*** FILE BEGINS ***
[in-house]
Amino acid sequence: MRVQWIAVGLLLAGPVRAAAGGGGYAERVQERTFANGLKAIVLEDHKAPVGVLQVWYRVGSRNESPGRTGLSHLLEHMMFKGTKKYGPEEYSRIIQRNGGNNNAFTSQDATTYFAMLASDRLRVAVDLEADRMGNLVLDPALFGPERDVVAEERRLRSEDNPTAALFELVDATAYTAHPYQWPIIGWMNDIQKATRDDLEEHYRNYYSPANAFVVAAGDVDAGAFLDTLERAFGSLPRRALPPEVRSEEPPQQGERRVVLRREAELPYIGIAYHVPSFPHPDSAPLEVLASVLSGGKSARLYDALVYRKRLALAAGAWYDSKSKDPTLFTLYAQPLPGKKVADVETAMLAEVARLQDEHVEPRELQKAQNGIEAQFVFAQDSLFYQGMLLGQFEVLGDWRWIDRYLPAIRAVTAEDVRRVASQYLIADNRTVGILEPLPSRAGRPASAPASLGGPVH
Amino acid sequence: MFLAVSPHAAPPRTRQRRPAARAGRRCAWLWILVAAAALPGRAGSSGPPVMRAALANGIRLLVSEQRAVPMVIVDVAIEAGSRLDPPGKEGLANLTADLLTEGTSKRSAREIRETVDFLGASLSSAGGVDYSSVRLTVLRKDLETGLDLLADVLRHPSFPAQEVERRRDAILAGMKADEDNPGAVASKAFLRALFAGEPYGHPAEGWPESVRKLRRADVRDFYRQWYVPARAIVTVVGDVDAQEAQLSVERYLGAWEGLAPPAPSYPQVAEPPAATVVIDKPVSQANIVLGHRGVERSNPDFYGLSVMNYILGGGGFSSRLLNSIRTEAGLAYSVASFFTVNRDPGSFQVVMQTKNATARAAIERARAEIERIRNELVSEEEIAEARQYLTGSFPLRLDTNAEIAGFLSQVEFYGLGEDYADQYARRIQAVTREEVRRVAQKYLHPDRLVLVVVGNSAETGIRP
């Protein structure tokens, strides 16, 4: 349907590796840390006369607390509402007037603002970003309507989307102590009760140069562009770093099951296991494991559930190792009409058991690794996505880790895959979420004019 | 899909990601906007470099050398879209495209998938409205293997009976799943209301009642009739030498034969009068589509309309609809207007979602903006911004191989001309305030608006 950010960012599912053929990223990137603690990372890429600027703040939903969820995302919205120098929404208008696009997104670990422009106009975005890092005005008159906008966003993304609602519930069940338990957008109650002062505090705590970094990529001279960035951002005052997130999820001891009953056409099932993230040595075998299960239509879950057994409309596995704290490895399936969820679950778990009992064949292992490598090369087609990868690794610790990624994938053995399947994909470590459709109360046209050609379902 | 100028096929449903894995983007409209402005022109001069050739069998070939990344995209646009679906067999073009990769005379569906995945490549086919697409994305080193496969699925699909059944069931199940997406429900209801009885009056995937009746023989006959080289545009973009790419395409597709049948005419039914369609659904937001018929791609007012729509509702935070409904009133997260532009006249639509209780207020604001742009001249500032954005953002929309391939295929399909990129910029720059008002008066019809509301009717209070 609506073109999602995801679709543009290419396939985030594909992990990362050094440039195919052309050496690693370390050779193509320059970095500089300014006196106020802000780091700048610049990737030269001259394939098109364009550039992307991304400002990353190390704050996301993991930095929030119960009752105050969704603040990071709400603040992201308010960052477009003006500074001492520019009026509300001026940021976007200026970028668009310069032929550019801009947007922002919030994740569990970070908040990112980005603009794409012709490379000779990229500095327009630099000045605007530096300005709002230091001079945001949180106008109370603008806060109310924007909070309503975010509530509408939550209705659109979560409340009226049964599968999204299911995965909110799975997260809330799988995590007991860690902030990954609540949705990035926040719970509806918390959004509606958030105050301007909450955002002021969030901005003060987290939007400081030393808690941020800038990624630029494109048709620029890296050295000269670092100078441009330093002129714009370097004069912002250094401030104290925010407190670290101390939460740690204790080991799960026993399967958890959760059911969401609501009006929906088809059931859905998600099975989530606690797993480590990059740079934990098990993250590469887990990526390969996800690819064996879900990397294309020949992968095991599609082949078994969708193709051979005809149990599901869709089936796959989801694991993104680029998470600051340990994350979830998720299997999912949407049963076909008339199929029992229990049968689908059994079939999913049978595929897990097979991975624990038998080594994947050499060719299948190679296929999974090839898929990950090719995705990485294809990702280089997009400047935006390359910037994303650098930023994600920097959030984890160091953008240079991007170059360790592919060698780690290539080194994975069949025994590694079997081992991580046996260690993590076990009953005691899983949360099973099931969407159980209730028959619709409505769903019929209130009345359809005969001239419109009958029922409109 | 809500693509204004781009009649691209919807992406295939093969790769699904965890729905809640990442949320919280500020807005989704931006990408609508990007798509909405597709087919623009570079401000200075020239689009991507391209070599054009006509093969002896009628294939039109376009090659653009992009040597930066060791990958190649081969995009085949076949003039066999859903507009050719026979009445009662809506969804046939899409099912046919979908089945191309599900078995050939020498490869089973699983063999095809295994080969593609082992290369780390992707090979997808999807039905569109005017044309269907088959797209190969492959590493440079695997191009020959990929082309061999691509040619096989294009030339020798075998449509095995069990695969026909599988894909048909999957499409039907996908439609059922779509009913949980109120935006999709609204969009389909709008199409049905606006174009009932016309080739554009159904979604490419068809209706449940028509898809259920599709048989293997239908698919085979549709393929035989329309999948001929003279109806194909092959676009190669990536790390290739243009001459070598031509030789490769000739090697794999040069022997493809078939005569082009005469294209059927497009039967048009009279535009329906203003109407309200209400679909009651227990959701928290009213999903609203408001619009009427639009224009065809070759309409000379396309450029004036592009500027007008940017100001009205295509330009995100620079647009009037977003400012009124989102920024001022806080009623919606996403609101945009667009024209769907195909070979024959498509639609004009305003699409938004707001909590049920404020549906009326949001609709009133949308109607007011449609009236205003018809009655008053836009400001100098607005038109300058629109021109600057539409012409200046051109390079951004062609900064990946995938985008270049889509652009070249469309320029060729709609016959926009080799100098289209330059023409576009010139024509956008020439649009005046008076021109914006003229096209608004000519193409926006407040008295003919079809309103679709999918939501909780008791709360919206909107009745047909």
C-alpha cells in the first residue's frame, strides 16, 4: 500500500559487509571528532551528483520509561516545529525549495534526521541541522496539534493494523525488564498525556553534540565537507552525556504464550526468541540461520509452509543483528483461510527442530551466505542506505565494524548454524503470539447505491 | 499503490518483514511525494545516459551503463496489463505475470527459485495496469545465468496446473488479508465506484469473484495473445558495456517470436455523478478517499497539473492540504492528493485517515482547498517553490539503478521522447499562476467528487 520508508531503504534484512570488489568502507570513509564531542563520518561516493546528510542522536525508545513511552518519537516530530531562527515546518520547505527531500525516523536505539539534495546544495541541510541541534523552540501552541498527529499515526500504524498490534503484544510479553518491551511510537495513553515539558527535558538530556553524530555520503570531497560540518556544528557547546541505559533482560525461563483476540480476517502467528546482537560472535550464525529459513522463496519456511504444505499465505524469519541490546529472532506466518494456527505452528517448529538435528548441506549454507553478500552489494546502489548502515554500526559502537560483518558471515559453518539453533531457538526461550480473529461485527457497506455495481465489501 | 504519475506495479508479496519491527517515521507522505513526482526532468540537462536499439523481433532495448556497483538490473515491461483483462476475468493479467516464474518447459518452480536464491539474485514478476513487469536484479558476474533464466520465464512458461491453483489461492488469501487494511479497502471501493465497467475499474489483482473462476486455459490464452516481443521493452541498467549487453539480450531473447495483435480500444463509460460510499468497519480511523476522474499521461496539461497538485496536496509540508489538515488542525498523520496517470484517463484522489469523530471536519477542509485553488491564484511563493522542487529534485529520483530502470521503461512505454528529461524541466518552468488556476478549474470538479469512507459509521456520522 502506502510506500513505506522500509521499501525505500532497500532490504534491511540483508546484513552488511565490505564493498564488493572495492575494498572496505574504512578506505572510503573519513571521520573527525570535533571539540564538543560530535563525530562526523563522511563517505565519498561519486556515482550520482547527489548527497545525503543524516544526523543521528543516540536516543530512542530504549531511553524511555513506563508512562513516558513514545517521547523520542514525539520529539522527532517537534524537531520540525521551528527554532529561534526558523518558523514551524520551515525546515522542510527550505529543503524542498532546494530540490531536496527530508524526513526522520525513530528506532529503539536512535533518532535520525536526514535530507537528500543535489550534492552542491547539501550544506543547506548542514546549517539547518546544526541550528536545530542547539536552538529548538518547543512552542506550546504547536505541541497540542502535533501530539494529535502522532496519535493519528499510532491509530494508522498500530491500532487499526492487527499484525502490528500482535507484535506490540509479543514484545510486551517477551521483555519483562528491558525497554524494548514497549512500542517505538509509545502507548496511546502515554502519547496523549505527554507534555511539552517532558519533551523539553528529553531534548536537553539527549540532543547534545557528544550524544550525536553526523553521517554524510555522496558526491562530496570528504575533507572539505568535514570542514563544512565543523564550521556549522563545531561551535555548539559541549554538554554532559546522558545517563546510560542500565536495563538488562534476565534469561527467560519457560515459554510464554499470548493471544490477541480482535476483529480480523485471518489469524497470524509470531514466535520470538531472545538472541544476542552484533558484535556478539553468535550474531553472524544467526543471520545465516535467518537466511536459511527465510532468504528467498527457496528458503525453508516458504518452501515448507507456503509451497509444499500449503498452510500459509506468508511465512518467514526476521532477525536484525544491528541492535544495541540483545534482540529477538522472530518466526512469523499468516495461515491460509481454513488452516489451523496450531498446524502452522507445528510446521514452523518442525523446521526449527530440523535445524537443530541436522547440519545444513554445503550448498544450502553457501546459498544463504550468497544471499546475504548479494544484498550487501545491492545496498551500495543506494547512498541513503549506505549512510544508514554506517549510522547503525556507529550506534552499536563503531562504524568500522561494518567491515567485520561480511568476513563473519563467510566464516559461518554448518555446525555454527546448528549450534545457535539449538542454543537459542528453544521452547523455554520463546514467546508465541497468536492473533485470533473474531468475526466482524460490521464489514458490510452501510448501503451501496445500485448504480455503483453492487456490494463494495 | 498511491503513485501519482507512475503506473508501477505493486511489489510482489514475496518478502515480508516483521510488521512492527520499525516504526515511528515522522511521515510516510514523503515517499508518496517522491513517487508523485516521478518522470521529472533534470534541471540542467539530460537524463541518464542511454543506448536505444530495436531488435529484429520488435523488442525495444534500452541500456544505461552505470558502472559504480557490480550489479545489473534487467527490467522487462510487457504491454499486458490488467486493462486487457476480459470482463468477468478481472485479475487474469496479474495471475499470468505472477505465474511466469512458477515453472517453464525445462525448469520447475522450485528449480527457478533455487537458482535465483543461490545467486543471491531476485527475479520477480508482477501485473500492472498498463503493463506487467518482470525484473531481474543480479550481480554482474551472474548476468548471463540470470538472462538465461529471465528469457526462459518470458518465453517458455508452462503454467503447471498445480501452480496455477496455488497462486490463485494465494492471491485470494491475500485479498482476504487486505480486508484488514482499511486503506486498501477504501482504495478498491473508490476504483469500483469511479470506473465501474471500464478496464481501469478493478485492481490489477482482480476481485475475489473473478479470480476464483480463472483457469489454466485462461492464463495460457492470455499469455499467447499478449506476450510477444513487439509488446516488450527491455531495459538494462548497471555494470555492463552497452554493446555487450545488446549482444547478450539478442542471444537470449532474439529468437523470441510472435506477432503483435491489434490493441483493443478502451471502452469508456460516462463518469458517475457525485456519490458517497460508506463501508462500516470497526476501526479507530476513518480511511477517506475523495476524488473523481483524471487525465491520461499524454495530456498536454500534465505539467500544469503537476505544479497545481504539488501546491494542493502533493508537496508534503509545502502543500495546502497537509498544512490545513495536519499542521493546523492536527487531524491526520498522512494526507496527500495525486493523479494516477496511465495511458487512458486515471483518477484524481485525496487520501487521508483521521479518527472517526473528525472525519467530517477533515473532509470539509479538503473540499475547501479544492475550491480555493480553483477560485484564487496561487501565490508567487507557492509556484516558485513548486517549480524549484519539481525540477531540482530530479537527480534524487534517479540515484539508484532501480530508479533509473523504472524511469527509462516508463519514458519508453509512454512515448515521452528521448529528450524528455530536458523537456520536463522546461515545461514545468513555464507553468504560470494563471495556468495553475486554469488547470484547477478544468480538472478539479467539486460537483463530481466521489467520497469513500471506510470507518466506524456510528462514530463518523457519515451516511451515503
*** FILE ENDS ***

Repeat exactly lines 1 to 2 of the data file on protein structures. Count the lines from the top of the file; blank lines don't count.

[in-house]
Amino acid sequence: MRVQWIAVGLLLAGPVRAAAGGGGYAERVQERTFANGLKAIVLEDHKAPVGVLQVWYRVGSRNESPGRTGLSHLLEHMMFKGTKKYGPEEYSRIIQRNGGNNNAFTSQDATTYFAMLASDRLRVAVDLEADRMGNLVLDPALFGPERDVVAEERRLRSEDNPTAALFELVDATAYTAHPYQWPIIGWMNDIQKATRDDLEEHYRNYYSPANAFVVAAGDVDAGAFLDTLERAFGSLPRRALPPEVRSEEPPQQGERRVVLRREAELPYIGIAYHVPSFPHPDSAPLEVLASVLSGGKSARLYDALVYRKRLALAAGAWYDSKSKDPTLFTLYAQPLPGKKVADVETAMLAEVARLQDEHVEPRELQKAQNGIEAQFVFAQDSLFYQGMLLGQFEVLGDWRWIDRYLPAIRAVTAEDVRRVASQYLIADNRTVGILEPLPSRAGRPASAPASLGGPVH